It’s been well over a month since I started reading Will Bunch’s Tear Down This Myth. It’s an important book and I learned a few things from it. But I come at it from the perspective that Presidents are not very important when it comes to the things we give them the most credit for. In the case of both Reagan and Clinton, they get credit for economic booms created by the Federal Reserve. In the case of Reagan, it was Paul Volcker cutting interest rates, after having brought inflation down by more or less destroying the economy. (There was also the aid of international fuel prices going down, which also had nothing to do with Reagan.) In the case of Clinton, it was mostly Alan Greenspan’s heterodox theories (which turned out to be right) that said that 5% unemployment was not full employment. So presidents: meh.
In international affairs, presidents can have a much bigger effect. And actually, Bunch makes an excellent case that Reagan’s openness to deal with Mikhail Gorbachev and the Soviet Union on nuclear reductions was a profound and positive legacy. Of course, that’s not what people think about Reagan and the Soviet Union. The myth is that Reagan spent vast sums of money on the military (true) causing the Soviets to keep up (not true) and thus bankrupting them (also not true). Bunch doesn’t talk about it, but people always get the Gorbachev causation backwards. It wasn’t that he liberalized the government; it was that the government decided to liberalize itself, so it elected him.
Bunch spends the end of the book at the Reagan Presidential Library in Simi Valley. It gave me an idea for a documentary. I could go to all of the presidential libraries and scoff at them. It would not be partisan at all, because I think they are all fakers. Ultimately, that’s a bit of the problem with Tear Down This Myth. The truth is that we mythologize all of our presidents. And I really don’t think the fundamental problem with the Republican Party is that they don’t understand who Reagan really was. Because here’s the thing: all politicians exist in their environment. We all know that Richard Nixon as he existed in 1972 would fit very well in the modern Democratic Party. But we also know that if Nixon were alive in today’s political environment, he would be someone like Scott Walker—or maybe worse: Louie Gohmert.
So who would Reagan be if he were around today? Well, his rhetoric is most like that of Rand Paul if you ask me. He would absolutely be against any increase in taxes. He would absolutely be for gutting the social safety net. He would be (as he was) a clever racist politician. The only real difference I see is that Reagan would be more of an interventionist. But I fully expect Rand Paul to devolve on that issue.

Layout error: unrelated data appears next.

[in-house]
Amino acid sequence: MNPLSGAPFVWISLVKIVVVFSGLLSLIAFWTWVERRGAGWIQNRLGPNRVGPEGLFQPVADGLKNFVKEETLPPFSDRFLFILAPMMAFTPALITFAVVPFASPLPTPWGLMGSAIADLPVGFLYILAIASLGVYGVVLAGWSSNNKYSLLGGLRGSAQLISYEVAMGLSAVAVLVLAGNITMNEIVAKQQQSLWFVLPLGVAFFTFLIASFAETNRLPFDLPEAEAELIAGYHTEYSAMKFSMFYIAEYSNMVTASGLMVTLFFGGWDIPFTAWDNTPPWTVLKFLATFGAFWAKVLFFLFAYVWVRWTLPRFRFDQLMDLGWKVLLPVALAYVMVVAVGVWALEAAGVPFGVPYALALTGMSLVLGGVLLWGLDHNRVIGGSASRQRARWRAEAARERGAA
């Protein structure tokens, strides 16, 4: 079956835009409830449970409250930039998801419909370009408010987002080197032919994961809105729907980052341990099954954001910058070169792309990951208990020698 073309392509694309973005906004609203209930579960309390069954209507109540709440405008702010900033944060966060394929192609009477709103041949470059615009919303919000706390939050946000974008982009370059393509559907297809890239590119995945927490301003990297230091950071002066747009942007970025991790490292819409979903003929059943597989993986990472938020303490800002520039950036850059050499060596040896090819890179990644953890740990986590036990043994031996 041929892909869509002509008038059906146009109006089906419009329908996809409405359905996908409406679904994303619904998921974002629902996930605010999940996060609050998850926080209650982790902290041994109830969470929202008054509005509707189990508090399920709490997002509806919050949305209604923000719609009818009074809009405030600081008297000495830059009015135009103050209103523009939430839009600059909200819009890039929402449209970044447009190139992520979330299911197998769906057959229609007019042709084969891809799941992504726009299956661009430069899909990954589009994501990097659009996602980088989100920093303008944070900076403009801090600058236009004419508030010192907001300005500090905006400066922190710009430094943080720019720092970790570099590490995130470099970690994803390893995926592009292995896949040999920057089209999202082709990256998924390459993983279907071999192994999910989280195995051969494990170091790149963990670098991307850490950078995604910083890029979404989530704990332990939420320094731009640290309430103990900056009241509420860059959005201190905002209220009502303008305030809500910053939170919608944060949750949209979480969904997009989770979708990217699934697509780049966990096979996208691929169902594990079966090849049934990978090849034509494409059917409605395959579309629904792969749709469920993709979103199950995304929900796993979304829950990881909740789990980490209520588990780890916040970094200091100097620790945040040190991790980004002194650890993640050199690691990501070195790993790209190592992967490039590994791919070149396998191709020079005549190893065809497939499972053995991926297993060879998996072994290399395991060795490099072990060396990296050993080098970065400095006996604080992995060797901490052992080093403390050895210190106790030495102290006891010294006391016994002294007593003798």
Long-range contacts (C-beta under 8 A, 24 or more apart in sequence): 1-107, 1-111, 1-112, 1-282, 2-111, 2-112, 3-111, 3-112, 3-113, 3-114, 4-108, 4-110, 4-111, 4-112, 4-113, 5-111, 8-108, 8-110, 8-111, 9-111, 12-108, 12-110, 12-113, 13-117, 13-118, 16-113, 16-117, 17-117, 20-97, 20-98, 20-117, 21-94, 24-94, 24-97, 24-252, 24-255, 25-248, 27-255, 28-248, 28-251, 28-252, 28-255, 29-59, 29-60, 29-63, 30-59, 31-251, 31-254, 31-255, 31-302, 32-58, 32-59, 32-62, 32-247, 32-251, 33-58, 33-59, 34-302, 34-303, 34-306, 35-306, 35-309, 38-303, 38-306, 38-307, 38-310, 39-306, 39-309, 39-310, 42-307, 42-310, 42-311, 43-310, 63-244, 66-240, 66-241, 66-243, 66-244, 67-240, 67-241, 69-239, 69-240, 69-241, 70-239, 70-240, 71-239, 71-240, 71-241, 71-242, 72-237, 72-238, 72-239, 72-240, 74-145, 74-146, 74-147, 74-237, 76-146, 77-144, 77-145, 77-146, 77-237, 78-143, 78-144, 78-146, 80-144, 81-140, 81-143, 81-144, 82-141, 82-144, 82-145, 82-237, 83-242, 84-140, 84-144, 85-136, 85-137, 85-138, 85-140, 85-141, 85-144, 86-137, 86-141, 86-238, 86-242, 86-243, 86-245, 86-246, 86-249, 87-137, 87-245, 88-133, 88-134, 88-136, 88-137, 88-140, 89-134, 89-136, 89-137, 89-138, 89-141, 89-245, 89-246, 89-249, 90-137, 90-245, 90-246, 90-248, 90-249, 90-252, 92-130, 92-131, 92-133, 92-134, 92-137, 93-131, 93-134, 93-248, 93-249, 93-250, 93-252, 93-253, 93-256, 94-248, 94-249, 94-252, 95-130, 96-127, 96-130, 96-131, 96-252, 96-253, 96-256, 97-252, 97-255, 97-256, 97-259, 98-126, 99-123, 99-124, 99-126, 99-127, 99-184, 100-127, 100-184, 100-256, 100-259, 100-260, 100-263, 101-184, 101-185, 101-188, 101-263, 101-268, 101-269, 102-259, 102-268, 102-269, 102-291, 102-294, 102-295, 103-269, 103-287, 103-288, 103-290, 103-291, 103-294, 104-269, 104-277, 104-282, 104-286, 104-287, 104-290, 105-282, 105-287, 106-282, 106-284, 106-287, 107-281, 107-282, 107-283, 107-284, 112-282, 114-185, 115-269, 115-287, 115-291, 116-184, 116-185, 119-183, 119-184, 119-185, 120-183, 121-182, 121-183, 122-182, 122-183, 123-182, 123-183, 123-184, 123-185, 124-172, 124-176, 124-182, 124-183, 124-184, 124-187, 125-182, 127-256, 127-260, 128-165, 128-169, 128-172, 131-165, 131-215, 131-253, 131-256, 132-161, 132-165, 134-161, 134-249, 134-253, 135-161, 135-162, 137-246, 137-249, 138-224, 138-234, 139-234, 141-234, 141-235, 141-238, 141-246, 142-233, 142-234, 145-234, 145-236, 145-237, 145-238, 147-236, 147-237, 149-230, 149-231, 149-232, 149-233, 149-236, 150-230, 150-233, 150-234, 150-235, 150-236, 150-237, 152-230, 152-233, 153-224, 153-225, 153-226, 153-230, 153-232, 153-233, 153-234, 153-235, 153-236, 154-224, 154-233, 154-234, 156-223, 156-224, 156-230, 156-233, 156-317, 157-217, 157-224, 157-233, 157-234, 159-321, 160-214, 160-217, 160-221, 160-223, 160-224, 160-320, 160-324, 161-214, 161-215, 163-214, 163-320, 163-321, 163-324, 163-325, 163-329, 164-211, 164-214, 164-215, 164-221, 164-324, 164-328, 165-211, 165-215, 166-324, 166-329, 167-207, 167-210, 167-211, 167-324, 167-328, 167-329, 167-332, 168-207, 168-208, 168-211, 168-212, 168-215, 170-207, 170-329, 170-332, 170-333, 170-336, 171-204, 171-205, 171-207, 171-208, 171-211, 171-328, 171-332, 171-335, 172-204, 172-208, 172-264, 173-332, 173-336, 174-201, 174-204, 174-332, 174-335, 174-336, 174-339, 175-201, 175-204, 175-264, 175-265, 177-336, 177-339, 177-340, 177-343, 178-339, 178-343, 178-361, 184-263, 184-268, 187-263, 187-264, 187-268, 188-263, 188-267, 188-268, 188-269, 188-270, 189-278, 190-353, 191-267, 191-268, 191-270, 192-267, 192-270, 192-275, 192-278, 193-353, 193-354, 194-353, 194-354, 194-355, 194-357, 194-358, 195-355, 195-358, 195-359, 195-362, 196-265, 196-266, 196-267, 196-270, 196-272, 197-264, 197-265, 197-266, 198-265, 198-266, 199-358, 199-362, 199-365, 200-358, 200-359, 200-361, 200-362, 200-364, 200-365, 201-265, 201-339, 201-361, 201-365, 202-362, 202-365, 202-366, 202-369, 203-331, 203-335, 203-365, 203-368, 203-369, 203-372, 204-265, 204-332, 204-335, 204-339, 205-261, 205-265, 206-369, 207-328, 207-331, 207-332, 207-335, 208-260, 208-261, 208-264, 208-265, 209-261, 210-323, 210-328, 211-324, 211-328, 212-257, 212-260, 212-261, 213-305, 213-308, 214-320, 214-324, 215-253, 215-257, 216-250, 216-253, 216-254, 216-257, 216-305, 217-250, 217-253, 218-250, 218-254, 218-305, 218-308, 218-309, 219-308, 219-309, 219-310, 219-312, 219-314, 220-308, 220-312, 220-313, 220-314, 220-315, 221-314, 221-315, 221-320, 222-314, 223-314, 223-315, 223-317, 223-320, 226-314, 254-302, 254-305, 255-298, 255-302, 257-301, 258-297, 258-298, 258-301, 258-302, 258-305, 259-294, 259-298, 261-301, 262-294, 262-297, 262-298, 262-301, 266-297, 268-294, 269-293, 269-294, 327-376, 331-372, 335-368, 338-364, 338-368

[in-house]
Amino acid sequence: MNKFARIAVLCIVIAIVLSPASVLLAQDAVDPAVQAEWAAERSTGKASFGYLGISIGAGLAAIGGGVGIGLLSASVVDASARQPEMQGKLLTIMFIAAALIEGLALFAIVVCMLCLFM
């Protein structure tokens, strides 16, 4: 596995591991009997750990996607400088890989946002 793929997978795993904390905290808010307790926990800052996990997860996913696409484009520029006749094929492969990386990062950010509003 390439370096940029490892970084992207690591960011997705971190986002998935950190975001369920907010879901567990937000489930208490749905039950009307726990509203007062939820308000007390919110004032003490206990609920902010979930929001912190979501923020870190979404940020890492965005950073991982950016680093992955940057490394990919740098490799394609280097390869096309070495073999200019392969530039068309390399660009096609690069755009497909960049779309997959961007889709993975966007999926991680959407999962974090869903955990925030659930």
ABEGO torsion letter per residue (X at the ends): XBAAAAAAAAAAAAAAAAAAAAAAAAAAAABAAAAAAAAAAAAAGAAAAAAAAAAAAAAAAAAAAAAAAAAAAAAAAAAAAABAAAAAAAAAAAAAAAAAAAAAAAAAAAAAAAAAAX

The question that Bunch never grapples with is the effect of Reagan’s rhetoric on today’s Republican Party and I think it is about right. The big problem is not what Reagan means to Republicans. The big problem is what he means to Democrats. From Clinton on, they’ve done nothing but praise him. Reservedly, but clearly. Now is this just good politics because Reagan was so popular? I don’t think so. FDR was hugely popular but you won’t find any Republicans mentioning his name without spitting afterwards. And now Bill Clinton is very popular, but did any of the Republican candidates for president talk about how they wanted to be like Clinton or how they wanted to “end corporate welfare as we know it!”?
Bunch does spend a bit of time on this question. But overall, his message is that modern Republicans don’t understand who Reagan really was. Well, they do. When they talk about how he was a tax cutter, they aren’t talking about how he was a cutter of everyone’s taxes. They don’t care about everyone. I discussed this in some depth last month, Reagan’s Legacy: Tax Cuts for Rich, Tax Hikes for the Rest. He was their man! The modern Republicans understand this and Bunch just doesn’t.
What we need are Democrats running for president who say, “When Reagan became president, this country went way off course. He built up our military to a ridiculous level, even though the Soviet Union was crumbling. He cut aid to the poor. He gave unprecedented amounts of money to the rich. He pretty much destroyed private sector unions. He started a great shift of wealth from the poor to the rich. It is our job to reverse this. It is our job to go back to the days of a strong middle class. Reagan had an idea for this country. It was worth a try. But he was wrong. And now we must fix the problems he created.”
The problem with the Reagan myth is not that Republicans believe it. It is that Democrats believe it.
 Years ago, I wouldn’t have used the word “elect.” But the truth is that every country has its Overton Window. Gorbachev was elected. And although it is true that a Soviet Ronald Reagan would not have ever been taken seriously, it’s also true that today, an American Gorbachev would never be taken seriously. Americans greatly overestimate just how much democracy we have.